Somali: MPs sworn in to historic parliament
Somalia's first formal parliament in more than 20 years has been sworn in in the capital, Mogadishu, marking an end to an eight-year transitional period.
The MPs are holding their first session at the main airport, one of the most heavily secured areas of the city.
Their main task will be to elect a new president - a vote expected within a week or two.
Outgoing moderate Islamist President Sheikh Sharif Sheikh Ahmed, in power since 2009, is regarded as a favourite.
Other strong candidates include Prime Minister Abdiweli Mohamed Ali and former parliamentary speaker Sharif Hassan Sheikh Aden.
It is a critical moment for the country which, since the overthrow of President Siad Barre in 1991, has seen warlords, Islamist militants and its neighbours all taking a hand in its affairs.
With the help of African Union troops, the interim government has been able to gain control the capital, but al-Shabab - an armed group that has joined al-Qaeda - runs many central and southern areas of the country.
It is easy to be cynical about Somali politics, which is always complex, long-winded and difficult for outsiders to understand. But today the situation has changed significantly.
The date - 20 August 2012 - is key for two main reasons. It marks the end of the mandate of Somalia's transitional government. And, perhaps more significantly, the first parliament chosen in Somalia is to sit in Mogadishu for more than two decades.
In the face of serious intimidation, a technical committee has removed as MPs some of those linked to violence and corruption. Things are a bit behind schedule. Parliament was meant to have elected a new president on 20 August, but what is important is that the process has begun.
But for most Somalis, especially those living outside Mogadishu in areas controlled by religious groups and clan militias, life is unlikely to change for some time to come. They are used to living without effective central government, and it is unlikely that the new administration will be able to immediately exercise power much beyond the capital.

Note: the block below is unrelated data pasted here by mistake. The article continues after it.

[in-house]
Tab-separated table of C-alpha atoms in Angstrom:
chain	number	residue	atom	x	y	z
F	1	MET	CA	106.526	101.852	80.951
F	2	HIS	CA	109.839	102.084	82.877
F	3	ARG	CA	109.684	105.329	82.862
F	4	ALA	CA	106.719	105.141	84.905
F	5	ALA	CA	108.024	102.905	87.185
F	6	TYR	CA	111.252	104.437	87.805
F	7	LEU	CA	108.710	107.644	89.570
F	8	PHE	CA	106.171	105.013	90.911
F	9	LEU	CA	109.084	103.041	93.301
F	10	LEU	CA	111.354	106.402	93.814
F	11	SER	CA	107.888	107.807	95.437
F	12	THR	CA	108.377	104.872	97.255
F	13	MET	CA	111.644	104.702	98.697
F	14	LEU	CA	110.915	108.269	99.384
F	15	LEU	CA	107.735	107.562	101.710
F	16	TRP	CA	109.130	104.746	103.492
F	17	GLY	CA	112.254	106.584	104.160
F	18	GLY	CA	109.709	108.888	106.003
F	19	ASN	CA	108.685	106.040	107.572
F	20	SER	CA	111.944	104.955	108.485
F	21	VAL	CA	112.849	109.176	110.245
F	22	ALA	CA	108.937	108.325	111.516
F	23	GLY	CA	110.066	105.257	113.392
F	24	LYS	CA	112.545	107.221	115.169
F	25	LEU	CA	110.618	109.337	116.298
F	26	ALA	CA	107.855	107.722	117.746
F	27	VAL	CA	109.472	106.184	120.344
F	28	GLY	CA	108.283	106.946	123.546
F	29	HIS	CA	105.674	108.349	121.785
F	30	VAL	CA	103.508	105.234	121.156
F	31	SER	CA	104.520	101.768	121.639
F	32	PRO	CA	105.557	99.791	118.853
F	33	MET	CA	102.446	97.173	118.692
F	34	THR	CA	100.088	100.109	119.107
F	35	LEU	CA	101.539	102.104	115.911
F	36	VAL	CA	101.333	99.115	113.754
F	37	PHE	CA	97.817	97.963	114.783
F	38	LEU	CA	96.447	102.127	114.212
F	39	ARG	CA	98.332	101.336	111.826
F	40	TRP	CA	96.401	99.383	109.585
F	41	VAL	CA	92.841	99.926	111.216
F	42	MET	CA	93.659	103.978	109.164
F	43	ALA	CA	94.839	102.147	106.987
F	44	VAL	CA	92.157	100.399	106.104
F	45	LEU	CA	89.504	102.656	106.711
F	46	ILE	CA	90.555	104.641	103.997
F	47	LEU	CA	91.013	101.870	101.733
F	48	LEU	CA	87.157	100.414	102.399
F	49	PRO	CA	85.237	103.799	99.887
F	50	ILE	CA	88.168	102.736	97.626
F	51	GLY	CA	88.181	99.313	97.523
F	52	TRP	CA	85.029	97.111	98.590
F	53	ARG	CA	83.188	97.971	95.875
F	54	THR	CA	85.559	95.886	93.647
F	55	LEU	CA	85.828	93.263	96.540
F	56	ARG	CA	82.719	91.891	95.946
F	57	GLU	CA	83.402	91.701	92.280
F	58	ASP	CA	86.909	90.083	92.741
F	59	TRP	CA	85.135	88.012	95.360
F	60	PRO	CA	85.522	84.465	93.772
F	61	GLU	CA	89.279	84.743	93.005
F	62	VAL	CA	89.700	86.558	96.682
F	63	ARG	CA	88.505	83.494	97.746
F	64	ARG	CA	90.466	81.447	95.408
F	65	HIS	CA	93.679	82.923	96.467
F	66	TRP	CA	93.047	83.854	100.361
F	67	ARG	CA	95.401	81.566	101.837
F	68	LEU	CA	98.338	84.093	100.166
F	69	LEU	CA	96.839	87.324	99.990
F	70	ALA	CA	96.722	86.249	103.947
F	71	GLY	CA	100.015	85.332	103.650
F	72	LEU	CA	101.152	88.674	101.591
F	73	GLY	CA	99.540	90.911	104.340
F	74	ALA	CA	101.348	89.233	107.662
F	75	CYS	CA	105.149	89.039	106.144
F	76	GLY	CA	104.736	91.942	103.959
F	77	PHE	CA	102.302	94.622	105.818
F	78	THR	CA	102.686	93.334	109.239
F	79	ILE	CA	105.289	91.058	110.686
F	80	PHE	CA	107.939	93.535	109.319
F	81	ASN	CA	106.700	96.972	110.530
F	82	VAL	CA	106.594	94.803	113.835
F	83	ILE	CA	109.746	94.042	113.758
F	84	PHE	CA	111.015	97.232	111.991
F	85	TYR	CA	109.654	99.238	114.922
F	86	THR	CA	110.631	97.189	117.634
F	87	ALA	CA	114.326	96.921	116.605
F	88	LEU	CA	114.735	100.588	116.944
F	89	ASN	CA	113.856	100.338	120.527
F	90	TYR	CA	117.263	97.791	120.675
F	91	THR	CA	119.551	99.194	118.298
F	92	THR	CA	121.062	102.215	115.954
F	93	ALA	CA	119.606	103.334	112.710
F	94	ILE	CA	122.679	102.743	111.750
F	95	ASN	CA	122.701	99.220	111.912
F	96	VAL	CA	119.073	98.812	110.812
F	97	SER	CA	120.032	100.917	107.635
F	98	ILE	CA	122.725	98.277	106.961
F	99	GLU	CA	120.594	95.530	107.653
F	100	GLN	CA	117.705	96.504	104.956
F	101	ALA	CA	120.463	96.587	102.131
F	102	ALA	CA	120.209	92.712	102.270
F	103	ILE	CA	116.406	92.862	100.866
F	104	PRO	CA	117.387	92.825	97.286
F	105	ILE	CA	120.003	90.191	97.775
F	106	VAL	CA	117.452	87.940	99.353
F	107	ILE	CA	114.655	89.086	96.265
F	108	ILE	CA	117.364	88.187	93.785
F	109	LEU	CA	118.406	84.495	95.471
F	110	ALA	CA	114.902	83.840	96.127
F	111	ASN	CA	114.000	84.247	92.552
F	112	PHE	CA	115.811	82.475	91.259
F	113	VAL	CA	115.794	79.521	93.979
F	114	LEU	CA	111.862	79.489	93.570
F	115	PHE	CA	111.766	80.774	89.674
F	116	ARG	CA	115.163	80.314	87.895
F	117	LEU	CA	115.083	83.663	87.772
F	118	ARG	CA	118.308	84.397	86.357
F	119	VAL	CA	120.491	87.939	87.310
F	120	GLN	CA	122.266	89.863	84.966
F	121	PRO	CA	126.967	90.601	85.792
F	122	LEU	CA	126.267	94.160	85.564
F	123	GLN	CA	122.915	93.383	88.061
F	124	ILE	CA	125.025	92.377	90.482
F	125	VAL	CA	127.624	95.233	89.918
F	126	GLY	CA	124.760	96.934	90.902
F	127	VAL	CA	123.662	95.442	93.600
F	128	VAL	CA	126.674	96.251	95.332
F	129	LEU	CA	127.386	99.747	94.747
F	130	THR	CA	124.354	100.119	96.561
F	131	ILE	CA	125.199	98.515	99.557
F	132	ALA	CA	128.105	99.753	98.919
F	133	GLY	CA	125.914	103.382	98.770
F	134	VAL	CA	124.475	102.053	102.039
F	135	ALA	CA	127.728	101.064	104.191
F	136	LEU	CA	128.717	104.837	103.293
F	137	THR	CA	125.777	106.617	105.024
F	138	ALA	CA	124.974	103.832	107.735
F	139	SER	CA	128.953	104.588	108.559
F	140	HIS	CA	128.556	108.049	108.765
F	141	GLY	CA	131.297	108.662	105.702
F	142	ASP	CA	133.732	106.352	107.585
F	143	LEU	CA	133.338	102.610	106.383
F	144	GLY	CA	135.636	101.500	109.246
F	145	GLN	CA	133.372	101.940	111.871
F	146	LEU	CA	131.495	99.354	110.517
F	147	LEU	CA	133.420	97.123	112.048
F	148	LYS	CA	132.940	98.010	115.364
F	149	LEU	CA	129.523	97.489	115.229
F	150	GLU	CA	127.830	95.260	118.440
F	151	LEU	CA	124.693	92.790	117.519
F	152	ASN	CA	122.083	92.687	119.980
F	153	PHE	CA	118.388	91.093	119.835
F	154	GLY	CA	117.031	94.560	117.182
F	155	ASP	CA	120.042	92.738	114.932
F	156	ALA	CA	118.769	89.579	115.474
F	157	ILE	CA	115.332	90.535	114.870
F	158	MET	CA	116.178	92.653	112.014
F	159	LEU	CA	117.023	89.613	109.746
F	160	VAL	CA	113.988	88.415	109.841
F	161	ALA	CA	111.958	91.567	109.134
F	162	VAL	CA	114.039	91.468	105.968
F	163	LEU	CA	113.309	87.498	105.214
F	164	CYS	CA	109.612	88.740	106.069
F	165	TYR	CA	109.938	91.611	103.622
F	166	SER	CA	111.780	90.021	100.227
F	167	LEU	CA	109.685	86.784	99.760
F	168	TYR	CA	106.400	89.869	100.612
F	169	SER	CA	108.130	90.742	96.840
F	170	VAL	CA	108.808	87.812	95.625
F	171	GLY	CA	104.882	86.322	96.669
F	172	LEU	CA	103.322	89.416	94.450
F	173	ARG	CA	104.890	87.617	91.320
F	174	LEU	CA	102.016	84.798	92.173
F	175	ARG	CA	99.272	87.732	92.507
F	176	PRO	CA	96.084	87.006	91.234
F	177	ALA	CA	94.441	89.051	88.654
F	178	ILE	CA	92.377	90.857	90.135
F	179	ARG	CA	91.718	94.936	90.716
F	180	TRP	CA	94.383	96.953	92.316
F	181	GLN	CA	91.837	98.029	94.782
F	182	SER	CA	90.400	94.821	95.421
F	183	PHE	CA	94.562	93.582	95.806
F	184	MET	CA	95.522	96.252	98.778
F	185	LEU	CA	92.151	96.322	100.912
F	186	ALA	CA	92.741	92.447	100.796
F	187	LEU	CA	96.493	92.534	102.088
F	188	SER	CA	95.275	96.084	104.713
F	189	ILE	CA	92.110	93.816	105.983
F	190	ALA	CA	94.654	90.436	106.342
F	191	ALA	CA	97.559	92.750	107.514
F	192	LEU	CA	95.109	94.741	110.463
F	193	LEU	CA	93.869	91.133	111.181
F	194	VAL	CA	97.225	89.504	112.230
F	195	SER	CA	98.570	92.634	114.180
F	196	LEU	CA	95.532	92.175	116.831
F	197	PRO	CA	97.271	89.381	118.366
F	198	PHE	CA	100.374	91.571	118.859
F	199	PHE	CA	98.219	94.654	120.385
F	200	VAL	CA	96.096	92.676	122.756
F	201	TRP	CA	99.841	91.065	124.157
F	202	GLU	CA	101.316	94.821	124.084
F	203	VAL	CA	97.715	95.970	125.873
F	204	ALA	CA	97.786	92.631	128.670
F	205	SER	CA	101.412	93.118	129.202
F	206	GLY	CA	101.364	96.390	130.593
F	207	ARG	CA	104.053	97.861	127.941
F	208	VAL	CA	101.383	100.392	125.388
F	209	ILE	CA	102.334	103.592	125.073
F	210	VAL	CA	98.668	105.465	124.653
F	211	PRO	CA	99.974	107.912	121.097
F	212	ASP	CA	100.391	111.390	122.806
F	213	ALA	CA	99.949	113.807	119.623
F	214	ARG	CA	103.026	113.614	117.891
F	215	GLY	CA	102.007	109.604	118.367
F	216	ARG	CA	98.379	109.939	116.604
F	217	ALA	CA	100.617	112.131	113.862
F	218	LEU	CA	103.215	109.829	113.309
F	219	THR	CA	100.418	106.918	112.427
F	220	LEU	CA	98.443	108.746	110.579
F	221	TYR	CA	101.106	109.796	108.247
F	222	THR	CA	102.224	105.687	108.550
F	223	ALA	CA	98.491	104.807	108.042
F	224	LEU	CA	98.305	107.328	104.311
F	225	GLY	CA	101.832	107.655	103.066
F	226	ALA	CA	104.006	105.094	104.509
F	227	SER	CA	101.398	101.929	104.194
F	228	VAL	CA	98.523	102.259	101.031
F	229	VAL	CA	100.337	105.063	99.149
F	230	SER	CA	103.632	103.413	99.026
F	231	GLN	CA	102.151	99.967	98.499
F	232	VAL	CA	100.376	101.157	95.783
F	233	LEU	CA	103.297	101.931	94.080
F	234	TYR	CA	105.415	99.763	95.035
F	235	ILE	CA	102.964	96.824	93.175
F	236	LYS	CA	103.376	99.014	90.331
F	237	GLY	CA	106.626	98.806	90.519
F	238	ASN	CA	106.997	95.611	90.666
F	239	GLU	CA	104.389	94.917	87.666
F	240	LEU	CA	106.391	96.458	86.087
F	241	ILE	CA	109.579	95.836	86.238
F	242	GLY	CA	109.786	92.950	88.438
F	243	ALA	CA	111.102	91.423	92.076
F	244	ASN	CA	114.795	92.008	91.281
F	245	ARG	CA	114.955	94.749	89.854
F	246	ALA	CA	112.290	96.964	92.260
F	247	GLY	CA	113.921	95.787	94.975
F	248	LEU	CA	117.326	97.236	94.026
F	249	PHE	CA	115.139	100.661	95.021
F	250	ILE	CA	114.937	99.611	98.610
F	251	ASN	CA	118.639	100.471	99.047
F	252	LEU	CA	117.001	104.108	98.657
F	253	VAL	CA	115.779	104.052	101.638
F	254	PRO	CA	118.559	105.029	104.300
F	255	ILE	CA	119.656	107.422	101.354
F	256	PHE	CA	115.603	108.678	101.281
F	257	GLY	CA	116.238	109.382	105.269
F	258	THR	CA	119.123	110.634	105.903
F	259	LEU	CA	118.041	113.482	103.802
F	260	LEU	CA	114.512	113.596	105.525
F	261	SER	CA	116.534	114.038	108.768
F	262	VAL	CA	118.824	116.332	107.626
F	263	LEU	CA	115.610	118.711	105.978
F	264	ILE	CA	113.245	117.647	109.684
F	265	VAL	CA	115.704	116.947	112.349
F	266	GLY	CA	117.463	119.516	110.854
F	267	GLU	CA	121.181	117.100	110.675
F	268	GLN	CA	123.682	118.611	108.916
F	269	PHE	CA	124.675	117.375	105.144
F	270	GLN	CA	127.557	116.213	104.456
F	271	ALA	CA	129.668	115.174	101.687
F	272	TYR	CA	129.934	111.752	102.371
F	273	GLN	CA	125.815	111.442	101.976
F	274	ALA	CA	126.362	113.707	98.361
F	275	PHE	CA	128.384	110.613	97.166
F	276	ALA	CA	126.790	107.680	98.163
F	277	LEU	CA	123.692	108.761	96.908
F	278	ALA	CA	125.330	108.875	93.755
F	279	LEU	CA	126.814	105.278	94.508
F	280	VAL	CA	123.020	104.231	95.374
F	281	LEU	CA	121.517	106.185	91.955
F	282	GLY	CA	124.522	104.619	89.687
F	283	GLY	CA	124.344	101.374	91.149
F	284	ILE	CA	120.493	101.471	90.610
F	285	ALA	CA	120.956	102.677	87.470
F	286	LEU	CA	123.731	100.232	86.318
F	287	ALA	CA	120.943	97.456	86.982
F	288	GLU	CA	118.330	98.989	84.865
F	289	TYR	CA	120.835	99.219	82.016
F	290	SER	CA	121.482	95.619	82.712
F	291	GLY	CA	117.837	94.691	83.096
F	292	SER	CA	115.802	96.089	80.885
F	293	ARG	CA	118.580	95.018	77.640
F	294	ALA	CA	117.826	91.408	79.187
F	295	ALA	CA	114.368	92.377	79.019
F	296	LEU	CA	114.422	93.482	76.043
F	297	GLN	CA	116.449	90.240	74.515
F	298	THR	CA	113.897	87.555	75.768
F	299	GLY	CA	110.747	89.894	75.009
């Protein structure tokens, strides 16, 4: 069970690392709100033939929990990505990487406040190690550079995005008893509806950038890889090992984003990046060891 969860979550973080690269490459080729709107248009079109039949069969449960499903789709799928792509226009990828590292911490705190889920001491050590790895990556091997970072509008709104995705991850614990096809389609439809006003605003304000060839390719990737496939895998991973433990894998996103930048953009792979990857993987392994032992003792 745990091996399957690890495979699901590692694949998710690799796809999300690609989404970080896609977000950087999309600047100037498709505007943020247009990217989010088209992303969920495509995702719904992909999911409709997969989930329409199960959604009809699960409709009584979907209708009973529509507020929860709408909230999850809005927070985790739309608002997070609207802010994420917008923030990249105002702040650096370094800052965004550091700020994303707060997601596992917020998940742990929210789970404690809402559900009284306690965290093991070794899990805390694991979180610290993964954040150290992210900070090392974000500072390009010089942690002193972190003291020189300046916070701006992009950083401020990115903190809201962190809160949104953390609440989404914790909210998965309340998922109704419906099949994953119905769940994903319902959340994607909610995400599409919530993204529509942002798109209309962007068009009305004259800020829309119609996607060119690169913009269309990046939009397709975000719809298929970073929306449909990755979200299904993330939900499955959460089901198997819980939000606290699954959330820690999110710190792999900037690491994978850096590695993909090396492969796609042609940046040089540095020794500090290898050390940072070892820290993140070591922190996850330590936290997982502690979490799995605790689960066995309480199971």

Members of the new parliament spent Monday morning at the country's main airport, which is under protection of the African Union force, being accredited.
The new parliament, to be made up of a lower house with 275 members and an upper house with a maximum of 54 members, is holding its first session.
So far, 211 MPs have been sworn in - enough for a quorum - by clan elders and vetted by a technical selection committee to eliminate people accused of war crimes.
The MPs' first meeting comes on the day the mandate for Somalia's UN-backed transitional government expires.
According to tradition, the interim speaker of parliament is the oldest MP - Gen Muse Hassan. He will oversee the formation of an electoral commission that will organise the vote of the new parliamentary speaker and the president.
Analysts say Somali politicians, the United Nations and other outside powers have been working frantically to ensure a new authority is in place.
It has been a long and difficult process as the country has been without effective central authority for so long that numerous power bases have emerged.
The selection of MPs has not been without criticism.
Earlier this month, the UN special representative for Somalia, Augustine Mahiga, said "favours, bribes and intimidation" had been involved during the appointments.
On Sunday, representatives from the international community flew into Mogadishu for final talks with Mr Ahmed and to resolve a problem over the issuing of identity cards for MPs.
The president had halted the identity cards after the selection committee rejected some proposed members of his clan.
But the process so far has been generally welcomed by the international community.
"The conclusion of the transition should mark the beginning of more representative government in Somalia," said a statement released by the UN.
"Whilst parliament remains a selected rather than elected body, it is essential that it cuts its ties with the past of self-interest and warlordism, and is populated by a new generation of Somali politicians, including the proper representation of Somali women."
Somali affairs analyst Mohammed Adbullahi Hassan says whoever is elected will have more legitimacy and the end of the transitional period means the country will no longer be considered a pariah state.
But the credibility of Somali politicians - accused in a recent UN report of "systematic embezzlement" - is an issue, he says.
The main criteria for president seemed to be "who has the deepest pockets", he told the BBC's Newsday programme.